Moms get results for kids with life-altering diagnosis

- Two moms are getting results after they reached out to their state senators. Now, the ball is rolling to bring awareness and even possibly create legislation to cover their children's disease which starts with strep throat.

It costs 10 thousand dollars every time Josie Andrews gets her IVIG treatment.

Her parents pay for it out of pocket. It's not covered by insurance.

Her mom - Traci Andrews - took action, contacted her state Senator Dan Bishop, and got more than 70 neighbors and friends to do the same.

Related: Family trying to treat daughter with life-altering diagnosis not covered by insurance

"Senator Bishop's assistant called me and told me, 'you've got our attention'. That was exactly the plan to let him know this is really important,” said Andrews.

She says her daughter needs intravenous immunoglobulin therapy every 3 to 4 months to keep her symptoms in check. Her daughter was diagnosed with PANDAS - a pediatric autoimmune neuropsychiatric disorder associated with strep throat.

Janice Schafer also has a child with PANDAS. She also got results after reaching out to her state Senator Jeff Tarte.

"We met with Senator Tarte up in Davidson one Saturday morning. He really got interested when we told him the numbers. When we told him that it was one in two-hundred kids were impacted by PANS and PANDAS,” said Schafer.

RelatedHow a case of strep throat landed these girls with a life-altering diagnosis

The two moms want the senators to set up a state advisory council which is essentially a group of law makers, doctors, and educators to study and create awareness around the PANDAS disease.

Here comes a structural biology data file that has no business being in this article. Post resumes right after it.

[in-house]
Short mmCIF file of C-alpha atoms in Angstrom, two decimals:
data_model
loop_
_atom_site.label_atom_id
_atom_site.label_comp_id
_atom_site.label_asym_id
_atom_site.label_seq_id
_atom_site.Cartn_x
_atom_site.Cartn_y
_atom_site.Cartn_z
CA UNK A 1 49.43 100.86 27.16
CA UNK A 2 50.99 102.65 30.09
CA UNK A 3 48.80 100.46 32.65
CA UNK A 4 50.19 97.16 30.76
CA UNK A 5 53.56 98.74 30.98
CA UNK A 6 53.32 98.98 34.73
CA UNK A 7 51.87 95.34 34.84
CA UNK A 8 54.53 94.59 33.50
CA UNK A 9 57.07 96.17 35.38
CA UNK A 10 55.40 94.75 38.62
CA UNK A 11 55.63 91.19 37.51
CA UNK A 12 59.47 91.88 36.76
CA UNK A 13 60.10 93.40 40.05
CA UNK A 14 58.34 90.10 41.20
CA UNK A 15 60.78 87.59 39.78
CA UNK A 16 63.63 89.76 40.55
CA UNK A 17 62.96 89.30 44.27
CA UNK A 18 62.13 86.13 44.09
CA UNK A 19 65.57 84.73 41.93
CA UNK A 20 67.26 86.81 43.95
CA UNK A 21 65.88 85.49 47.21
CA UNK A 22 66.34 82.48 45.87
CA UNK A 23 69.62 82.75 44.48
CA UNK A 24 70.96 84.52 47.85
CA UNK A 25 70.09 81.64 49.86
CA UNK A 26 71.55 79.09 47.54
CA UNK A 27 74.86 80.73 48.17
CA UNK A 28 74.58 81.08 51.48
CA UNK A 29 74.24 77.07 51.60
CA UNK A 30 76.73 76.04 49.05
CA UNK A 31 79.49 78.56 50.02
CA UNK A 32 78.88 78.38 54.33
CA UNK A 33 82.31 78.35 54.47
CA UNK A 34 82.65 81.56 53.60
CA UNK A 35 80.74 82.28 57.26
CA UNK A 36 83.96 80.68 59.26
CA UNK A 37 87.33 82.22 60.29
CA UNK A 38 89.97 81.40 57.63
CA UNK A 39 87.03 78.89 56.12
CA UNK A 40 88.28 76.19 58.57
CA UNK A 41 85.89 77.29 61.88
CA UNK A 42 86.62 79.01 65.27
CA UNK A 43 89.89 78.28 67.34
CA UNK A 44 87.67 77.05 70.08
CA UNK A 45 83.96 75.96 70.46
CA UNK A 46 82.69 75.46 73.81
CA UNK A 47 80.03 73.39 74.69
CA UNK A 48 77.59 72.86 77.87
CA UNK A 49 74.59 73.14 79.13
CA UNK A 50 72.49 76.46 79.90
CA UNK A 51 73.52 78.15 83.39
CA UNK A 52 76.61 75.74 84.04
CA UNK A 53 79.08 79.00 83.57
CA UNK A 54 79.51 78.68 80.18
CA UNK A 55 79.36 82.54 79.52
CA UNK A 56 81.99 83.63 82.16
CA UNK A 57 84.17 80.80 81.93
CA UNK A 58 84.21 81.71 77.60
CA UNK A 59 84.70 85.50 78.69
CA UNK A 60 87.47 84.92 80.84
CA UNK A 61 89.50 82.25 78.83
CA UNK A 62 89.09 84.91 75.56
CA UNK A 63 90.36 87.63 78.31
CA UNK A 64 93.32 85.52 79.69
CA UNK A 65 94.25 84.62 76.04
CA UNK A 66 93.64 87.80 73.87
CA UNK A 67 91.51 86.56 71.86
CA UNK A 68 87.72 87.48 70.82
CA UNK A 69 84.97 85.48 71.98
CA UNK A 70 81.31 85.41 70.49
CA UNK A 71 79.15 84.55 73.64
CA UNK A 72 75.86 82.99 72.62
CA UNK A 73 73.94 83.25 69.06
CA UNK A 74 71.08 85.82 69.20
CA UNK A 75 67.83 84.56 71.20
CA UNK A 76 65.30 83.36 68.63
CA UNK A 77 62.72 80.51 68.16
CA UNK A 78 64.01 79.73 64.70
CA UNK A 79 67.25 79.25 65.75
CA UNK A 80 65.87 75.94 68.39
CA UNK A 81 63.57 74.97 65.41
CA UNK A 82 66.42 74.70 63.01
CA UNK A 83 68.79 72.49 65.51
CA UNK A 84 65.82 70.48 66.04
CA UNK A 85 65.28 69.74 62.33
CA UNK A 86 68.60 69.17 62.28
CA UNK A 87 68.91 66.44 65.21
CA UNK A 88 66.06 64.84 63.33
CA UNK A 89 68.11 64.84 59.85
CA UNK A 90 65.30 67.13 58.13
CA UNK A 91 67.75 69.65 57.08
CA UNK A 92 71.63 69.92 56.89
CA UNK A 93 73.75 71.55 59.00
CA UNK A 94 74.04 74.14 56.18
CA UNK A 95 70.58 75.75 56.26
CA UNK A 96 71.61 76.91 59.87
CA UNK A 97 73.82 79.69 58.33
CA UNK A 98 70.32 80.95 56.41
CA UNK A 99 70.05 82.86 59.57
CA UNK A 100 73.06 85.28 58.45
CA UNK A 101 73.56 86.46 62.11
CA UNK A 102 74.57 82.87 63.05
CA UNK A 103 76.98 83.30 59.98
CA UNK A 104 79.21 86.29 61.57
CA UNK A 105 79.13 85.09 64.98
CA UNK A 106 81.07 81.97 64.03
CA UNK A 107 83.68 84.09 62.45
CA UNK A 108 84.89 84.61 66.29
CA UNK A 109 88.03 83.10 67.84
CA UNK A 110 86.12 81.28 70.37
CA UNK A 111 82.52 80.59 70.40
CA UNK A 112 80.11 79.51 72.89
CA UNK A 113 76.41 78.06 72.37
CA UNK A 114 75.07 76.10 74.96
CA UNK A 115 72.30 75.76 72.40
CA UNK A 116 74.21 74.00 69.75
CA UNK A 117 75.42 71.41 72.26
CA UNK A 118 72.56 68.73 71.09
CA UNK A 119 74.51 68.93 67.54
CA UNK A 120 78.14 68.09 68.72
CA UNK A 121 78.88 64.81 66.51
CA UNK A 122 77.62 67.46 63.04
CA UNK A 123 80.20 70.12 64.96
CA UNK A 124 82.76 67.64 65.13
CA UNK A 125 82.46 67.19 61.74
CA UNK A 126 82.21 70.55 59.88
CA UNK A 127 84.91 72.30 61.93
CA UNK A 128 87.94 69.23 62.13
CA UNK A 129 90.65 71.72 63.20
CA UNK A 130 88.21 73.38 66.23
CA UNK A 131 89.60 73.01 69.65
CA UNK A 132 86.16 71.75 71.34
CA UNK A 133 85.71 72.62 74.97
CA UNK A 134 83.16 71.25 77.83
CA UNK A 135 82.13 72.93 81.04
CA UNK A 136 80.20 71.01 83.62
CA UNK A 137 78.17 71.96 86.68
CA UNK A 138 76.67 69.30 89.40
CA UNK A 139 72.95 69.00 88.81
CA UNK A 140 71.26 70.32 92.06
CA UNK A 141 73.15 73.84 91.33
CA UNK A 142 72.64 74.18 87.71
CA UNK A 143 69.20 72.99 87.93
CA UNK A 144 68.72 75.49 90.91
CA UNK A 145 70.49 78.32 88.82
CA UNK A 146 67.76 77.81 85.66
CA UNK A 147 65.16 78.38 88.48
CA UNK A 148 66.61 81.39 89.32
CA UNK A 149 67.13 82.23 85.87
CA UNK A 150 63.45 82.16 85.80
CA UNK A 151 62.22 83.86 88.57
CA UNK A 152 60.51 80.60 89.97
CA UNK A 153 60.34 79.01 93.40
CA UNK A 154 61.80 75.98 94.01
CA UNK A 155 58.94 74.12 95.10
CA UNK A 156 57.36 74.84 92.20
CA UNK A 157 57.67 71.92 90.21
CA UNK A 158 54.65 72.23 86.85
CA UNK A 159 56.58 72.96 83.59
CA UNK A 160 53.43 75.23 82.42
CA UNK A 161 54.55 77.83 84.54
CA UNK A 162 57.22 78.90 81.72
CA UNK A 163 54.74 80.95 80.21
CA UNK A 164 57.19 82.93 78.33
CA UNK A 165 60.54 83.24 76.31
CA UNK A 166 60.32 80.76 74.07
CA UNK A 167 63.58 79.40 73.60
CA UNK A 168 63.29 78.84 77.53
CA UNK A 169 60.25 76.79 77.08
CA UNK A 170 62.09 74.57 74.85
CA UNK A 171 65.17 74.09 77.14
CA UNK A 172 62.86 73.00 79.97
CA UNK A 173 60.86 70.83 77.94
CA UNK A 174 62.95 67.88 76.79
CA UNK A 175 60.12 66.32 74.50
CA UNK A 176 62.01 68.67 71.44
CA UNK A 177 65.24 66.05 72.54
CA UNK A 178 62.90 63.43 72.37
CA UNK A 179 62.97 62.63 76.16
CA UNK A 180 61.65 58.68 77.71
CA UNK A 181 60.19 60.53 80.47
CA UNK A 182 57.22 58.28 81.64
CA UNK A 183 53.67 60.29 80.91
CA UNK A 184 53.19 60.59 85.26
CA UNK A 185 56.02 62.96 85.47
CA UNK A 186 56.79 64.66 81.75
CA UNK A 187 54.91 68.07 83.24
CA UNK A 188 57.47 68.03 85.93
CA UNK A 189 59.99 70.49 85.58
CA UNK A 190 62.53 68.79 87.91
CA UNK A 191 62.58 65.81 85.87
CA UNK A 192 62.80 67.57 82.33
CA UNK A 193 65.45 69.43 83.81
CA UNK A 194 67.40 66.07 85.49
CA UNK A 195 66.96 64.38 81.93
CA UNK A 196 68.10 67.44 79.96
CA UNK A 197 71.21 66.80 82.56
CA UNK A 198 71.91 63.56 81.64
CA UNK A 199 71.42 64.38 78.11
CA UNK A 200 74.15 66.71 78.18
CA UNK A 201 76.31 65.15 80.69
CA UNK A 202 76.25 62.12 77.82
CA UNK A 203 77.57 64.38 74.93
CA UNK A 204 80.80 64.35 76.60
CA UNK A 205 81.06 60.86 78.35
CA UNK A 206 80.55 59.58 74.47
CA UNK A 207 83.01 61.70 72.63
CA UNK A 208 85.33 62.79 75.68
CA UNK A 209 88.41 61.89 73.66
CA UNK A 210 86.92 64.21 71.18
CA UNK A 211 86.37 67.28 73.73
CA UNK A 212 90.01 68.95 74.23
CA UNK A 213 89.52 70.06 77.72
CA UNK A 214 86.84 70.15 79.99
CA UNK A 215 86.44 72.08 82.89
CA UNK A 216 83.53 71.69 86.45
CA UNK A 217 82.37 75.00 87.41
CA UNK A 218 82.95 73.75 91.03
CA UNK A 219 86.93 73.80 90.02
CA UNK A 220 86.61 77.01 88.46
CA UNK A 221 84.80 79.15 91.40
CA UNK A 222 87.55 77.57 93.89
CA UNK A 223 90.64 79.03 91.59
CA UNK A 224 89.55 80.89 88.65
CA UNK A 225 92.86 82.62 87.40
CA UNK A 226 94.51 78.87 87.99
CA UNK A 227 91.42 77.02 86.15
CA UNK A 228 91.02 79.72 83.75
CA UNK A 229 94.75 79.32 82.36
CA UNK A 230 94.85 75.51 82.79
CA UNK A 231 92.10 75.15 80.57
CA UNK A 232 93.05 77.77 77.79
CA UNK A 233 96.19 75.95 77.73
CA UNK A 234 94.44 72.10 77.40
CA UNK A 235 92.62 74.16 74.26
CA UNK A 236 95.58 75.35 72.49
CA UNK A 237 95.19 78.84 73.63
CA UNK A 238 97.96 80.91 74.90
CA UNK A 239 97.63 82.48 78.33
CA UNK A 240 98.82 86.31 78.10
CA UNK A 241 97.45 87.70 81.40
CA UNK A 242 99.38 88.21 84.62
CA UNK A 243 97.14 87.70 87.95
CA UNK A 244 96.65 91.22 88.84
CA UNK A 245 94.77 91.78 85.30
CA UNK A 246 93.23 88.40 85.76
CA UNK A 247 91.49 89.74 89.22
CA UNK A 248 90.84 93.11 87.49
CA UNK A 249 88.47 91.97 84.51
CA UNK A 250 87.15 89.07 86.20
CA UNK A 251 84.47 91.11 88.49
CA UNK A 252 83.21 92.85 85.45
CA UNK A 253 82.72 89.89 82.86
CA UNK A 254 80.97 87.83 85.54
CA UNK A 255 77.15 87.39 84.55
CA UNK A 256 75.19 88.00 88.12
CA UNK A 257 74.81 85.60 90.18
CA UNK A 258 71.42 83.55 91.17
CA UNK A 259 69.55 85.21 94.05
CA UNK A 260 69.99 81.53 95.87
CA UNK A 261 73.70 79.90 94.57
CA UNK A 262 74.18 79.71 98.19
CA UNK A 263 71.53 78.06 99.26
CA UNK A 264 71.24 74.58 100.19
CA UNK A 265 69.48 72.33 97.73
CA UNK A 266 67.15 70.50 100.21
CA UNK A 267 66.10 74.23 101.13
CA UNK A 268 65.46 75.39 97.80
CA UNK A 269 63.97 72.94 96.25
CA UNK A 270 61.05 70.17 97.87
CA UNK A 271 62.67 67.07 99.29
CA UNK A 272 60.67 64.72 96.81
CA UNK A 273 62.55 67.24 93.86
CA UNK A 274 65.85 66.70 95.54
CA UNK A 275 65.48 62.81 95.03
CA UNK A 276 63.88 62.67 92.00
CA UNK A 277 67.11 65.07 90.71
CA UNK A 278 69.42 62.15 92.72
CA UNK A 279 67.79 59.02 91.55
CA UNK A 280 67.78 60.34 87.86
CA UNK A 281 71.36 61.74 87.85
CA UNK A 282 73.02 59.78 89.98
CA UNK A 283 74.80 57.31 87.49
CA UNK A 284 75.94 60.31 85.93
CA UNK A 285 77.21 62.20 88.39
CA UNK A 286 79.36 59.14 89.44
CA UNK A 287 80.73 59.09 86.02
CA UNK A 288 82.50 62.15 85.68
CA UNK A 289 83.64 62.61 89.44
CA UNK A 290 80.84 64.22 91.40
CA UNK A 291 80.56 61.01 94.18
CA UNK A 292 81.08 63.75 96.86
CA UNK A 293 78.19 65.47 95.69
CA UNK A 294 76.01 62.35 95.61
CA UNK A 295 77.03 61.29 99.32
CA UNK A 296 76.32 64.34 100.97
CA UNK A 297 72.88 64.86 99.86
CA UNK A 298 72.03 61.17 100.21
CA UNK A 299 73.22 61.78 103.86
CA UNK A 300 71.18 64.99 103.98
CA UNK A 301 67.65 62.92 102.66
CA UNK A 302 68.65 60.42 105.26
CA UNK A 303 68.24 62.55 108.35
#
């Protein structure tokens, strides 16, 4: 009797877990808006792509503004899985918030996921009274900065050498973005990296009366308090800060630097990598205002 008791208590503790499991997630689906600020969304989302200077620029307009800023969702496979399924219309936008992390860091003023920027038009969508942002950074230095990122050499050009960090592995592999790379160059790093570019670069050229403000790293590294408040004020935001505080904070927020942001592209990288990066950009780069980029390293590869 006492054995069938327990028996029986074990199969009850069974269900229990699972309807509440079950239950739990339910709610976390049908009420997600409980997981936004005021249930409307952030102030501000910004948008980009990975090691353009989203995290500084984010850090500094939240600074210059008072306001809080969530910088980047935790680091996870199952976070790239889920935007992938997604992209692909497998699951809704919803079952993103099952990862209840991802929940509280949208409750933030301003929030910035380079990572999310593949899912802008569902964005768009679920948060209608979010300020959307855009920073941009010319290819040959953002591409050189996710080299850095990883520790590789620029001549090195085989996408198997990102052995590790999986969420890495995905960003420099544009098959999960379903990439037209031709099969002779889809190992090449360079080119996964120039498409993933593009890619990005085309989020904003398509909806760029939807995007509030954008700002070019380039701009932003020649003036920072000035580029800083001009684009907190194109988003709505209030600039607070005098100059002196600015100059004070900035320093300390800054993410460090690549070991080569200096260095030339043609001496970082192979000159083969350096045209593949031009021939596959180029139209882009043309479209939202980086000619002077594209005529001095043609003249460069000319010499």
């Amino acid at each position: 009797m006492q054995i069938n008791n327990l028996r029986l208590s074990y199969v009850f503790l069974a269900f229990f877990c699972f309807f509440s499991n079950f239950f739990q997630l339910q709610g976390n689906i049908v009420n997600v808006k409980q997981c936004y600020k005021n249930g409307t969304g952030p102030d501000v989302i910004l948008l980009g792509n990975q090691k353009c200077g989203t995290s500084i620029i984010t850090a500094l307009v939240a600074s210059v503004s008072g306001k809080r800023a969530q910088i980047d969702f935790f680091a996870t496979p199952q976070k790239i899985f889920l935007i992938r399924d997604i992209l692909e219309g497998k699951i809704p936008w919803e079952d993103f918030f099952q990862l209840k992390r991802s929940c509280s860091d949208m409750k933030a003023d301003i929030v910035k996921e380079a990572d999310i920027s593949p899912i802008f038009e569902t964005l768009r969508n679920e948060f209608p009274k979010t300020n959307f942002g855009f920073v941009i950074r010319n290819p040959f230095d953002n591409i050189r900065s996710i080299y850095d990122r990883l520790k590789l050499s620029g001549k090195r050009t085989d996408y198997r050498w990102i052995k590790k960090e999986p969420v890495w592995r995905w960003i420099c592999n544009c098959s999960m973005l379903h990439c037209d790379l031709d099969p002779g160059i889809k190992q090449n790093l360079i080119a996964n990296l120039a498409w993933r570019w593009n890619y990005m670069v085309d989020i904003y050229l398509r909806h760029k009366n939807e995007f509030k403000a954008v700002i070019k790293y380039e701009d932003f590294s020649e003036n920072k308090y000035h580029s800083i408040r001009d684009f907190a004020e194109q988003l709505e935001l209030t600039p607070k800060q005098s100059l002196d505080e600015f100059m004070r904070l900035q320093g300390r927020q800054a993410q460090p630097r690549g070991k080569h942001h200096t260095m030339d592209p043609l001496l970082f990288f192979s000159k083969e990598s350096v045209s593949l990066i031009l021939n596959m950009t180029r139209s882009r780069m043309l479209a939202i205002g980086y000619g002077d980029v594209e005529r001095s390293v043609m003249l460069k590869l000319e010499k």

"Doctors need to know about this. Doctors need to test for it. Schools need to know about it and provide services to these kids."

State Senator Jeff Tarte says he's on board and will start the process of getting the disease covered by insurance.

“It's common enough that it applies to the broader population and it can have a health benefit for the whole state. If we're catching these things early, these are things that take down the cost of healthcare for everyone in the state indirectly,” said Tarte.

But he and Senator Dan Bishop say it could take years to actually pass the law.

That's why Senator Bishop says he's working to get more immediate results for Traci and her daughter.

"I think she's doing the right thing by advocating fiercely and conversations continue to be had. I have a pending communication out to the treasurer or North Carolina who has the supervisory responsibility for the health plan. We'll see where it goes," said Bishop.

Working to get results for kids with PANDAS.

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